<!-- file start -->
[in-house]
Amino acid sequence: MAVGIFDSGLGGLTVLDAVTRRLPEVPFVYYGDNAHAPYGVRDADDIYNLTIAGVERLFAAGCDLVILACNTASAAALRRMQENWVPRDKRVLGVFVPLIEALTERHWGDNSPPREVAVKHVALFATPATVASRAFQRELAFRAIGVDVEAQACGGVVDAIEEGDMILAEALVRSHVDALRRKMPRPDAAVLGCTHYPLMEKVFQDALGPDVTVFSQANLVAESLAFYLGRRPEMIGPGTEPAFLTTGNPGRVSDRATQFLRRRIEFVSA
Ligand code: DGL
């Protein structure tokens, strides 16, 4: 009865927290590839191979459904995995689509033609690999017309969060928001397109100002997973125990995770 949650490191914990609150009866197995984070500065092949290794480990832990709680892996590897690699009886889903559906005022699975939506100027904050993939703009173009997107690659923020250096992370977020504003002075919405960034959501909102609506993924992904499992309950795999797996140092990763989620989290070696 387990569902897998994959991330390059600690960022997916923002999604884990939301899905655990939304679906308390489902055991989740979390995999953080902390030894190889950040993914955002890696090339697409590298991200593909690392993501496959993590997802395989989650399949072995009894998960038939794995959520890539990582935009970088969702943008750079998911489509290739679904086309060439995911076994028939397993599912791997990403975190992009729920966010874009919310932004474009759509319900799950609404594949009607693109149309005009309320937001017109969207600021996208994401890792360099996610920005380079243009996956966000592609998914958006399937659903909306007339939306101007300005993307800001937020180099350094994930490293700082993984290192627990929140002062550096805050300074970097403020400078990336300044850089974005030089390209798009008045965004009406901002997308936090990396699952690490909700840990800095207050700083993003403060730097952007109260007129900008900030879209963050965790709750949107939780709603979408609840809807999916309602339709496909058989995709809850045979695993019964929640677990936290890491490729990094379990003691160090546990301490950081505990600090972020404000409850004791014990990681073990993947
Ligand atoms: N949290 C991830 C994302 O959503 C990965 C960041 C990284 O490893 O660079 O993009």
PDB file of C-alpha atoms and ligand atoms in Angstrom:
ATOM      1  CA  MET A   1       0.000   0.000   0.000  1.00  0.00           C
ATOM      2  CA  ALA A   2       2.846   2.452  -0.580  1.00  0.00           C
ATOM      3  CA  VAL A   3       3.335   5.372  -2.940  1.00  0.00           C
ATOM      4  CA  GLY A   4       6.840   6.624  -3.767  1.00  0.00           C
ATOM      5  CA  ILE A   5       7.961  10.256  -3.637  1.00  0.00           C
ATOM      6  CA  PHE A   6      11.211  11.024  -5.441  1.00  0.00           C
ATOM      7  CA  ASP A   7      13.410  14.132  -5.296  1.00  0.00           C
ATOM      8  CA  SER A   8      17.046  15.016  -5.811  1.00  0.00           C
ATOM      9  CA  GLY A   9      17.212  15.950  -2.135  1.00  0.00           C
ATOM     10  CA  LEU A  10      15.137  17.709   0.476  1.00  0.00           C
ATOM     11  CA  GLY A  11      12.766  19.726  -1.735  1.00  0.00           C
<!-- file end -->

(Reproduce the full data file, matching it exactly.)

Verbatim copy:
[in-house]
Amino acid sequence: MAVGIFDSGLGGLTVLDAVTRRLPEVPFVYYGDNAHAPYGVRDADDIYNLTIAGVERLFAAGCDLVILACNTASAAALRRMQENWVPRDKRVLGVFVPLIEALTERHWGDNSPPREVAVKHVALFATPATVASRAFQRELAFRAIGVDVEAQACGGVVDAIEEGDMILAEALVRSHVDALRRKMPRPDAAVLGCTHYPLMEKVFQDALGPDVTVFSQANLVAESLAFYLGRRPEMIGPGTEPAFLTTGNPGRVSDRATQFLRRRIEFVSA
Ligand code: DGL
């Protein structure tokens, strides 16, 4: 009865927290590839191979459904995995689509033609690999017309969060928001397109100002997973125990995770 949650490191914990609150009866197995984070500065092949290794480990832990709680892996590897690699009886889903559906005022699975939506100027904050993939703009173009997107690659923020250096992370977020504003002075919405960034959501909102609506993924992904499992309950795999797996140092990763989620989290070696 387990569902897998994959991330390059600690960022997916923002999604884990939301899905655990939304679906308390489902055991989740979390995999953080902390030894190889950040993914955002890696090339697409590298991200593909690392993501496959993590997802395989989650399949072995009894998960038939794995959520890539990582935009970088969702943008750079998911489509290739679904086309060439995911076994028939397993599912791997990403975190992009729920966010874009919310932004474009759509319900799950609404594949009607693109149309005009309320937001017109969207600021996208994401890792360099996610920005380079243009996956966000592609998914958006399937659903909306007339939306101007300005993307800001937020180099350094994930490293700082993984290192627990929140002062550096805050300074970097403020400078990336300044850089974005030089390209798009008045965004009406901002997308936090990396699952690490909700840990800095207050700083993003403060730097952007109260007129900008900030879209963050965790709750949107939780709603979408609840809807999916309602339709496909058989995709809850045979695993019964929640677990936290890491490729990094379990003691160090546990301490950081505990600090972020404000409850004791014990990681073990993947
Ligand atoms: N949290 C991830 C994302 O959503 C990965 C960041 C990284 O490893 O660079 O993009």
PDB file of C-alpha atoms and ligand atoms in Angstrom:
ATOM      1  CA  MET A   1       0.000   0.000   0.000  1.00  0.00           C
ATOM      2  CA  ALA A   2       2.846   2.452  -0.580  1.00  0.00           C
ATOM      3  CA  VAL A   3       3.335   5.372  -2.940  1.00  0.00           C
ATOM      4  CA  GLY A   4       6.840   6.624  -3.767  1.00  0.00           C
ATOM      5  CA  ILE A   5       7.961  10.256  -3.637  1.00  0.00           C
ATOM      6  CA  PHE A   6      11.211  11.024  -5.441  1.00  0.00           C
ATOM      7  CA  ASP A   7      13.410  14.132  -5.296  1.00  0.00           C
ATOM      8  CA  SER A   8      17.046  15.016  -5.811  1.00  0.00           C
ATOM      9  CA  GLY A   9      17.212  15.950  -2.135  1.00  0.00           C
ATOM     10  CA  LEU A  10      15.137  17.709   0.476  1.00  0.00           C
ATOM     11  CA  GLY A  11      12.766  19.726  -1.735  1.00  0.00           C